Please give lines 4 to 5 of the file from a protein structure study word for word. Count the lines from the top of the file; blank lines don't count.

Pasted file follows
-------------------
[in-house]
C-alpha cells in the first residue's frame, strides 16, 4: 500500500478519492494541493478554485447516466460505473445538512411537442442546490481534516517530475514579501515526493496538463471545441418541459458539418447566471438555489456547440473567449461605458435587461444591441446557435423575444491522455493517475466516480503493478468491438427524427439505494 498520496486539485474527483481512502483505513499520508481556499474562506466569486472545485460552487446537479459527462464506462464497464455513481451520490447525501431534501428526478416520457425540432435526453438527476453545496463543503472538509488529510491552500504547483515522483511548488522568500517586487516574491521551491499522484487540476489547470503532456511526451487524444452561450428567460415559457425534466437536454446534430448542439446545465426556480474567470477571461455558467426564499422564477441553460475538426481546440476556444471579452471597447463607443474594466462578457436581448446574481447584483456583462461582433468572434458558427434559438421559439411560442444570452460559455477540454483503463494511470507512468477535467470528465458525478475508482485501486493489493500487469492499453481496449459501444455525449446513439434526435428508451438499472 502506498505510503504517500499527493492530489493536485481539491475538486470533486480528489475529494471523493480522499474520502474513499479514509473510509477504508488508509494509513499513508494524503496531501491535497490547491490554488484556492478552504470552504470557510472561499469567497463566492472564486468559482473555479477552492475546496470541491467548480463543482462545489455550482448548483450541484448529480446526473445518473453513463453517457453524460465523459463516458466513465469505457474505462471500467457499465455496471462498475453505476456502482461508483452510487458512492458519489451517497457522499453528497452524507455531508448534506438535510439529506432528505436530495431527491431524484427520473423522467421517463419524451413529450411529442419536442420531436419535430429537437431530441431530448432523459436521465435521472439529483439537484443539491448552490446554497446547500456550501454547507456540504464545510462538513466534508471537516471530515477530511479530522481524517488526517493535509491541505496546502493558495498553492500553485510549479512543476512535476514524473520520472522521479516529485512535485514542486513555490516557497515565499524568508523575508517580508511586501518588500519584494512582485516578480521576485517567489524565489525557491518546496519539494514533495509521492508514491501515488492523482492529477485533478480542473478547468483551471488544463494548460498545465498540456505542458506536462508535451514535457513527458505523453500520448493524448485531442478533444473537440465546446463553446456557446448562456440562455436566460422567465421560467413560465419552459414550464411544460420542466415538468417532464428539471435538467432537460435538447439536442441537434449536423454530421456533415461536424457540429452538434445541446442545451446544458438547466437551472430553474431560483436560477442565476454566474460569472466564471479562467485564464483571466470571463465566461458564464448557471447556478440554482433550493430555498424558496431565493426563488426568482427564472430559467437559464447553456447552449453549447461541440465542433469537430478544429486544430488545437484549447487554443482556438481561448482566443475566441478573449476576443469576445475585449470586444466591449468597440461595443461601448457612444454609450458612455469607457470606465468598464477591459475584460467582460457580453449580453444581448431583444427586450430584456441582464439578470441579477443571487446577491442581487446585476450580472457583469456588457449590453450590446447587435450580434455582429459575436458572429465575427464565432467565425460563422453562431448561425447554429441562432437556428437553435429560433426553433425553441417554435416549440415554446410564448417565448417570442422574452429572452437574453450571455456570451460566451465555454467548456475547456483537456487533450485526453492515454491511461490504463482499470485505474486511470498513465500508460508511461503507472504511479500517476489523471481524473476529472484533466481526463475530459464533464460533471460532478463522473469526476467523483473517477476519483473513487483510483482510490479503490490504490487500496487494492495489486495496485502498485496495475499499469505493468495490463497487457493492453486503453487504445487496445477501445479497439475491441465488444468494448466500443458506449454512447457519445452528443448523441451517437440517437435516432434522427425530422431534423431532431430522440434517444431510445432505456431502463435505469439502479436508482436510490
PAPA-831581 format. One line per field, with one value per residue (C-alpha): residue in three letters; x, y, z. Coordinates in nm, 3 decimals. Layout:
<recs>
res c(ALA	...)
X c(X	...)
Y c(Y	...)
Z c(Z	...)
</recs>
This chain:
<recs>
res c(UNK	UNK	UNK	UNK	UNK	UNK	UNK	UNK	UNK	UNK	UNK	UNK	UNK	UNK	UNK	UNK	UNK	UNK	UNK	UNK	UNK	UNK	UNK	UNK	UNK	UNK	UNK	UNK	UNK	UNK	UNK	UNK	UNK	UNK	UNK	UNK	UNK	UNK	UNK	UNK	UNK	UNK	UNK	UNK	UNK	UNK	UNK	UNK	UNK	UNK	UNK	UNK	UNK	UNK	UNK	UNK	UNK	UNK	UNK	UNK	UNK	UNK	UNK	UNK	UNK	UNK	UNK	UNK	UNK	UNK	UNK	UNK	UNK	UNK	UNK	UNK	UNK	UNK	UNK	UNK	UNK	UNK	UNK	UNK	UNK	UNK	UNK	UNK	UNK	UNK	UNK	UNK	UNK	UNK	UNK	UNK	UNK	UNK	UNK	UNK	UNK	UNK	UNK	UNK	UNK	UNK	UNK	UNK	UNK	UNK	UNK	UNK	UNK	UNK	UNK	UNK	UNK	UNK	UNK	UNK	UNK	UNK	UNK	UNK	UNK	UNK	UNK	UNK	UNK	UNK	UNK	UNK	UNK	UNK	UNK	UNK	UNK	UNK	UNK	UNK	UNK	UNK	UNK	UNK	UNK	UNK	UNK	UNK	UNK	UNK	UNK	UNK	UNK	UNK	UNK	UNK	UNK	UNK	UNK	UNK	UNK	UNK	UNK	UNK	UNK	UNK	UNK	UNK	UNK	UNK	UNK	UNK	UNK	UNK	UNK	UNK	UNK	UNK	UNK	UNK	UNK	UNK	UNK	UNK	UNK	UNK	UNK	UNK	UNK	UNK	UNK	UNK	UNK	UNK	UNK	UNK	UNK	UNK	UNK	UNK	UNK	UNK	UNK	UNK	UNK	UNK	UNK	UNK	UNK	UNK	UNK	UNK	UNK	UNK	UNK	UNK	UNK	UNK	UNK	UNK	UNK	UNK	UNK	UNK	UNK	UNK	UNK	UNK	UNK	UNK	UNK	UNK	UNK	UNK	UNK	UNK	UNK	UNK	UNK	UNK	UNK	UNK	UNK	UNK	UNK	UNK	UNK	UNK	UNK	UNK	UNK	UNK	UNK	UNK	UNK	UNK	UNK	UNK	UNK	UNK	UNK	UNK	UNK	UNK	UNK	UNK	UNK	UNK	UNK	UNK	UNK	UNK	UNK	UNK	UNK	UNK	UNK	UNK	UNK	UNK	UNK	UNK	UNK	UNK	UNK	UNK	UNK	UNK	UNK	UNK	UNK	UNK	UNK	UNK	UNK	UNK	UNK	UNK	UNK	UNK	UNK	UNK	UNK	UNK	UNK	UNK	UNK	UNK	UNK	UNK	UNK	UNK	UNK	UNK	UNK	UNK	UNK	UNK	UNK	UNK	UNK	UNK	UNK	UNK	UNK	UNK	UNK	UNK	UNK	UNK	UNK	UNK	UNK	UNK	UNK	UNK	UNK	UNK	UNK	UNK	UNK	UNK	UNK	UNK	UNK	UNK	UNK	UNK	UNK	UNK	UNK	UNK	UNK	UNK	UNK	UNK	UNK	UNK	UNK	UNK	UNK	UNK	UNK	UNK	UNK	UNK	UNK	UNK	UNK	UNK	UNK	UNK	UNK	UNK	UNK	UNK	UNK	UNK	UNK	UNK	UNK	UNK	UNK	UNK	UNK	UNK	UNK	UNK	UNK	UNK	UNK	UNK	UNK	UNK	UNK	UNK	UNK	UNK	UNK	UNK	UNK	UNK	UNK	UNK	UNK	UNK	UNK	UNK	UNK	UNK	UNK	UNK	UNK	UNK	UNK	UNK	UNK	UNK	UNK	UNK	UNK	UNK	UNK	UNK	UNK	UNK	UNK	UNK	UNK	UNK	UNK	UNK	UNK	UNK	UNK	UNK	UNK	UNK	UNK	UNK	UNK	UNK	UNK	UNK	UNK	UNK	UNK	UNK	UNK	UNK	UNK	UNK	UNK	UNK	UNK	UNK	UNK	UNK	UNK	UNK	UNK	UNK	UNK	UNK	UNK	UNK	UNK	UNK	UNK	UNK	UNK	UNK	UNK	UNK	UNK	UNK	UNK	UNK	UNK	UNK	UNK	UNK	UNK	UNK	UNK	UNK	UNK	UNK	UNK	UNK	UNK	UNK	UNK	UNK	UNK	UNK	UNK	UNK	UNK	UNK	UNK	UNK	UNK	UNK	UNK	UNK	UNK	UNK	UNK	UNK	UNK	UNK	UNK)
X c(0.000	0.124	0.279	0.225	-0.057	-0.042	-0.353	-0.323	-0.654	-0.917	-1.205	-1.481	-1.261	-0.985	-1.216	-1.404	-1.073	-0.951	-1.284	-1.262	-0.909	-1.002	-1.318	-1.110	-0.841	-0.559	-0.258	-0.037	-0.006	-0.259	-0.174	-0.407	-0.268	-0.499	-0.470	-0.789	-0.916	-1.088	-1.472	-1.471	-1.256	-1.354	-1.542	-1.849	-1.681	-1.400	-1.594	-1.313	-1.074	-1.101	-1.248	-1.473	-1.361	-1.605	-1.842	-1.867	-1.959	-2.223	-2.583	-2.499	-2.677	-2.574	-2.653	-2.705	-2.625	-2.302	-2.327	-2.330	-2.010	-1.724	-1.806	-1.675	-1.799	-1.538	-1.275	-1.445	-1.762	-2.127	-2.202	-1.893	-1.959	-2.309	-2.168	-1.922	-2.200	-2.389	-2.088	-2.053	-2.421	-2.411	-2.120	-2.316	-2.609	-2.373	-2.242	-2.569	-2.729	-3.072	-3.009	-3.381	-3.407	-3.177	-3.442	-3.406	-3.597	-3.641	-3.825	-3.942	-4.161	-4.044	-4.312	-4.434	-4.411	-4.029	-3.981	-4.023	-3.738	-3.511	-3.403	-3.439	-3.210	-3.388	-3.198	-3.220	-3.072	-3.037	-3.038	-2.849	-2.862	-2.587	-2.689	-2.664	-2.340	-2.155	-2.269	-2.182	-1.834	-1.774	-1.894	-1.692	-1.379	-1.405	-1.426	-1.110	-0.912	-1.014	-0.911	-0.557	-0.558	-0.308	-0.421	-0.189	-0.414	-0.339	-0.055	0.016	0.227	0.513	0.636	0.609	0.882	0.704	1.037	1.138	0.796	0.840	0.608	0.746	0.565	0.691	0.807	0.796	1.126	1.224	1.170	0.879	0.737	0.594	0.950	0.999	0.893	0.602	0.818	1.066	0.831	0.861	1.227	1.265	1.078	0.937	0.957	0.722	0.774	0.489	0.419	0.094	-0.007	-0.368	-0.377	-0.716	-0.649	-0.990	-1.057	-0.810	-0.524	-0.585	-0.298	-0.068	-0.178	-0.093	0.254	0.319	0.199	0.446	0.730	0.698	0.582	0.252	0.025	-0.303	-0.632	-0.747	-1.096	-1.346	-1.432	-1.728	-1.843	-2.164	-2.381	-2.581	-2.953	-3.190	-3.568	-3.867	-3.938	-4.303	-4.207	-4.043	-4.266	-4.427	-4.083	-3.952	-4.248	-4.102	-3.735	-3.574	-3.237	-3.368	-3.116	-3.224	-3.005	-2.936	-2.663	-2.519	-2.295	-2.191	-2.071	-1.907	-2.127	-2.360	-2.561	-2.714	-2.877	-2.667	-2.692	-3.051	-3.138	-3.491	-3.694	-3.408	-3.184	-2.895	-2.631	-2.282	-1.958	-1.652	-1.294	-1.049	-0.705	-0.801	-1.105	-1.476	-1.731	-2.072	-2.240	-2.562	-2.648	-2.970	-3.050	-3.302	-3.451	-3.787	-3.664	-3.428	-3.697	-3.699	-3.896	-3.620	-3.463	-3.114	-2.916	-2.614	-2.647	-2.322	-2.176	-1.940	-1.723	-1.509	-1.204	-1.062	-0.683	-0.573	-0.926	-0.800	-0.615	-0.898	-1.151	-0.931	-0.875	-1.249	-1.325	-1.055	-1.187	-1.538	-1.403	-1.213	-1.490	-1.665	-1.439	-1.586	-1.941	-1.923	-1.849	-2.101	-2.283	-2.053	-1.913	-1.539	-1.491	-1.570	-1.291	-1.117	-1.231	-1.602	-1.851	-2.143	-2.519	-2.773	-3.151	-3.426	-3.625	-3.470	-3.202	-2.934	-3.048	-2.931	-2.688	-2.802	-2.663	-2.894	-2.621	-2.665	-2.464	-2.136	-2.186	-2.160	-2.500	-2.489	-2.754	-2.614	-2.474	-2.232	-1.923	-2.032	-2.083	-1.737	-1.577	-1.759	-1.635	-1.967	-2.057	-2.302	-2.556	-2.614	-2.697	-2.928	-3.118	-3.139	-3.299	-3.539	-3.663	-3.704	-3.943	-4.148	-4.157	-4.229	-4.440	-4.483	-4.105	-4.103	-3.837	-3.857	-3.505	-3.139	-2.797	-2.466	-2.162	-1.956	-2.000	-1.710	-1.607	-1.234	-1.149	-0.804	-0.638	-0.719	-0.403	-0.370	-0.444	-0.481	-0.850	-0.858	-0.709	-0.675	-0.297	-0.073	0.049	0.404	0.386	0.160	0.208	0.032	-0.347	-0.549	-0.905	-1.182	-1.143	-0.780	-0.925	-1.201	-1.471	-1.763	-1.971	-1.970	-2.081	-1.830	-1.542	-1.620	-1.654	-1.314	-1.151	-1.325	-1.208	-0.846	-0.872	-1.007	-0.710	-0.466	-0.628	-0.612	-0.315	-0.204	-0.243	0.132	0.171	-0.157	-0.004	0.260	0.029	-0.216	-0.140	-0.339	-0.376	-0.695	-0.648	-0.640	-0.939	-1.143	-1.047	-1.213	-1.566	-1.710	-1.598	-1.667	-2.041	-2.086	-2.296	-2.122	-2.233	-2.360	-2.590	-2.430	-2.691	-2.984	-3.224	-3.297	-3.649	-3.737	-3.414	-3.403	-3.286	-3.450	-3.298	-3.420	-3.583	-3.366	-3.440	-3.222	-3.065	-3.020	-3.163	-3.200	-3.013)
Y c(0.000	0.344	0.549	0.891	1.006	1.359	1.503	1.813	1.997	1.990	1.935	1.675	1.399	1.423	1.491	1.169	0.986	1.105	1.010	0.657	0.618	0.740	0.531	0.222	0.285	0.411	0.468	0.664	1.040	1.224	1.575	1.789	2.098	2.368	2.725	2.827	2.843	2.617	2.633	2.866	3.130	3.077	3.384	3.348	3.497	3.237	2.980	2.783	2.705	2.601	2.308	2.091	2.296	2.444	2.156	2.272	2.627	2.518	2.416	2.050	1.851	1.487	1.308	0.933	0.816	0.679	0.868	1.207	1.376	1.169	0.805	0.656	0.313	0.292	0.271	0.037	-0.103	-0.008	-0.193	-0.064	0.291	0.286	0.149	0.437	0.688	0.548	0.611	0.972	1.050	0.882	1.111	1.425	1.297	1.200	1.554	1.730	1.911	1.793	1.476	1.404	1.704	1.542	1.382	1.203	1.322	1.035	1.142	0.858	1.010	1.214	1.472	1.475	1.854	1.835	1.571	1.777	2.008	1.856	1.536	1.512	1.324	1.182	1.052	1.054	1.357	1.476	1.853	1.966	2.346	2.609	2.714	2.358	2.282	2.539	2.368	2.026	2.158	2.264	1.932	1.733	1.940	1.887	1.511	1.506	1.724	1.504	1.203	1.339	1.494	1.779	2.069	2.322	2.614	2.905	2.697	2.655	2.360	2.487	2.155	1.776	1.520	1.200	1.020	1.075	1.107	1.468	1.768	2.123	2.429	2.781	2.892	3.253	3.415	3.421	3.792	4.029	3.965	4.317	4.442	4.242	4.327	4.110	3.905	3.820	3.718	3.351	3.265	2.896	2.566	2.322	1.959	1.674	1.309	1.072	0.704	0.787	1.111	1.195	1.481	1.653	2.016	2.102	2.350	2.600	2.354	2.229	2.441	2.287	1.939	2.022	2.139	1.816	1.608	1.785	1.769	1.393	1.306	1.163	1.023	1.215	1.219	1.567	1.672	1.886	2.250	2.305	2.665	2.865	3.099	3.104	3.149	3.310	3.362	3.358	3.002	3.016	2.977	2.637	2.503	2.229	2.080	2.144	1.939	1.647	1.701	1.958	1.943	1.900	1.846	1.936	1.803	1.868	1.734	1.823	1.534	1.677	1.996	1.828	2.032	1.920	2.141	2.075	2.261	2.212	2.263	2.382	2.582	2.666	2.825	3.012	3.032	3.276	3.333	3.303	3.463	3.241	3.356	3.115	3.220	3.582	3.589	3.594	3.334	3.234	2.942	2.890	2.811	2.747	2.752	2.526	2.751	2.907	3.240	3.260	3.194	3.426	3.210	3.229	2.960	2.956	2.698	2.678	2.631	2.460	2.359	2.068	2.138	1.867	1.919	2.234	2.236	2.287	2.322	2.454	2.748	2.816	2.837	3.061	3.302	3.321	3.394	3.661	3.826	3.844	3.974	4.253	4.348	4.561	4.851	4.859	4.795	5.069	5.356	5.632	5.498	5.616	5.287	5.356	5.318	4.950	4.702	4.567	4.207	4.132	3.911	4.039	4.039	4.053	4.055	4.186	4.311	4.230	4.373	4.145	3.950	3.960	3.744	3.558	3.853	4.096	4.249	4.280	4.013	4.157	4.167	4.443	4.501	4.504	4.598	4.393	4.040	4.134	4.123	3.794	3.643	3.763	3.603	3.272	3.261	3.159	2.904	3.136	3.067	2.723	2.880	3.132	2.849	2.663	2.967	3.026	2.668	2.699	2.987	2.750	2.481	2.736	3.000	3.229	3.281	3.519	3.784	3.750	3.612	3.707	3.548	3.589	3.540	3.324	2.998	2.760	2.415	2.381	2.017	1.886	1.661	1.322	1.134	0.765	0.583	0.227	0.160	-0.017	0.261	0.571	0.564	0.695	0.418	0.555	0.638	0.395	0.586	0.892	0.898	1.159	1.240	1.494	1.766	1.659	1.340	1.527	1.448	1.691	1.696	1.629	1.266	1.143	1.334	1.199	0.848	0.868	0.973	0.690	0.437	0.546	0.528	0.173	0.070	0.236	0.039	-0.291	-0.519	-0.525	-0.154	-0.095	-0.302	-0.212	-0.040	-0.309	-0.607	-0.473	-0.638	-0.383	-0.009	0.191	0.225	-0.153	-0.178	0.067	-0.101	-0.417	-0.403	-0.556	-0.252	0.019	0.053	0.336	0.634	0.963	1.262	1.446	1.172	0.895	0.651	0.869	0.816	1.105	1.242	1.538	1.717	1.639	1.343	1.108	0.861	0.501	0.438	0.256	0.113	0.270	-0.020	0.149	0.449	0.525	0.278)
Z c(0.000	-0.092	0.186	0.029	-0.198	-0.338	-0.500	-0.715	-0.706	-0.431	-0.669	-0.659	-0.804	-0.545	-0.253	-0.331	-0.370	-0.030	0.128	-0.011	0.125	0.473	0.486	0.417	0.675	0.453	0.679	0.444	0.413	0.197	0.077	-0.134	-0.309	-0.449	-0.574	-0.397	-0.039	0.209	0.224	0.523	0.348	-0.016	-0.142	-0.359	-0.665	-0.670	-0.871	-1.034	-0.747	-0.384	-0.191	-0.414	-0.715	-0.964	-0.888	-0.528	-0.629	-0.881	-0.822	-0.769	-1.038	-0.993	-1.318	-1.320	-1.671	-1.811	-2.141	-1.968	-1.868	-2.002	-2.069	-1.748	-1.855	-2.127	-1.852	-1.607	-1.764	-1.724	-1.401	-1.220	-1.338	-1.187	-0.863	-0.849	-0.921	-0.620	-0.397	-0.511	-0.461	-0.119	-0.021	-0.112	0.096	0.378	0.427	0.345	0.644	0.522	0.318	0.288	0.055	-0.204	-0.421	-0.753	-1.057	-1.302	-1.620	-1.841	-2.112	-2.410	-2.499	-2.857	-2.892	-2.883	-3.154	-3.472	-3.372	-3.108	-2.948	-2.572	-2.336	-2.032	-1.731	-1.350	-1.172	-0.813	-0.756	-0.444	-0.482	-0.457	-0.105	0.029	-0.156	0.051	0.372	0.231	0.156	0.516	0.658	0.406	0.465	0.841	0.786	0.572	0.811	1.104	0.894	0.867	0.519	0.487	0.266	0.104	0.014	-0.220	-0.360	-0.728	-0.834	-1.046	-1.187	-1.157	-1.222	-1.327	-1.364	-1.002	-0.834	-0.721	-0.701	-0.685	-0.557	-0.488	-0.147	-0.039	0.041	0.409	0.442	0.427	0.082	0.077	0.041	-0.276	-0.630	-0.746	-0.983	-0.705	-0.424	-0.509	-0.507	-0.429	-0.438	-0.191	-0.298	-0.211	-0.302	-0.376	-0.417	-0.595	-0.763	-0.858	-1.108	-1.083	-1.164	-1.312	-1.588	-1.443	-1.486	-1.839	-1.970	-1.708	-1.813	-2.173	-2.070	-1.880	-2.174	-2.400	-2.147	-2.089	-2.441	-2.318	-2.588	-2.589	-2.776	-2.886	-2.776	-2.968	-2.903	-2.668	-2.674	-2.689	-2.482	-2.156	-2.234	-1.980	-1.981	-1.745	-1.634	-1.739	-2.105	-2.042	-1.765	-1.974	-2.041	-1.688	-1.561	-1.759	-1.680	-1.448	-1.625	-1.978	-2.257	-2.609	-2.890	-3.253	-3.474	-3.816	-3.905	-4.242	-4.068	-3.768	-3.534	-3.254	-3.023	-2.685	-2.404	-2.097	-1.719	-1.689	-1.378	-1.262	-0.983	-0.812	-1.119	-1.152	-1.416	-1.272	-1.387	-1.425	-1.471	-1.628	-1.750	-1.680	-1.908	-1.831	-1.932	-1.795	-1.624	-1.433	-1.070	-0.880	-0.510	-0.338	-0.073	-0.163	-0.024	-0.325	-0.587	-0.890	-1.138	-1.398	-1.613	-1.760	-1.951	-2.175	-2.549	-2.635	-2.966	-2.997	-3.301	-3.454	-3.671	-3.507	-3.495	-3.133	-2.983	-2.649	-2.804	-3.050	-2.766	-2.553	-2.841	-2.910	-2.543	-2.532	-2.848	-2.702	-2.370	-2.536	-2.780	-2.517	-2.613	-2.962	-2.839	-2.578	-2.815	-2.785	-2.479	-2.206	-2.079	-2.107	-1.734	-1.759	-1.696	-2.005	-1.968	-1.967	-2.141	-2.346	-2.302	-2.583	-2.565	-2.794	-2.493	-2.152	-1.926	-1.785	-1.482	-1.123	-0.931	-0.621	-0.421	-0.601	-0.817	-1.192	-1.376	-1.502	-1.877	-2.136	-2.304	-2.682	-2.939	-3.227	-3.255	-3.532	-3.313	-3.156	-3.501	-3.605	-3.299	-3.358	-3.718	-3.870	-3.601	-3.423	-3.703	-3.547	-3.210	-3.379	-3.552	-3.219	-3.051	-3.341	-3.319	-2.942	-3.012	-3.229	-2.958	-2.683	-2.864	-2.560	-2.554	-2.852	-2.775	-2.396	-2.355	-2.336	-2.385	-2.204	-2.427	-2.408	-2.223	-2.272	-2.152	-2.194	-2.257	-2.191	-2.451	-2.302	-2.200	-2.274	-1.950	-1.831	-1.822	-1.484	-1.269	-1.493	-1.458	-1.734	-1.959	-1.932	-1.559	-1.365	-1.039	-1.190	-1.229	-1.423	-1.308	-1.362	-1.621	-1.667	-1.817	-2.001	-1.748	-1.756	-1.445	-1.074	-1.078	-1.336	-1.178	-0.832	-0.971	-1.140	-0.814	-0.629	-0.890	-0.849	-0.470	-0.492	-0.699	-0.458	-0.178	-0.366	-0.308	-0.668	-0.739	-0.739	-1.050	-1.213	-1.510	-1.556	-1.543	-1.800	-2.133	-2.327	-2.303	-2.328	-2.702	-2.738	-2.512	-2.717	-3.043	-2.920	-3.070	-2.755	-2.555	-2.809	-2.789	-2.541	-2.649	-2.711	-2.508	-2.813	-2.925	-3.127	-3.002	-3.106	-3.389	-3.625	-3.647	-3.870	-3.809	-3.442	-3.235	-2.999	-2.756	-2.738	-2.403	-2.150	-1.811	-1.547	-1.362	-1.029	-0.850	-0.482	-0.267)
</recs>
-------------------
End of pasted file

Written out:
<recs>
res c(ALA	...)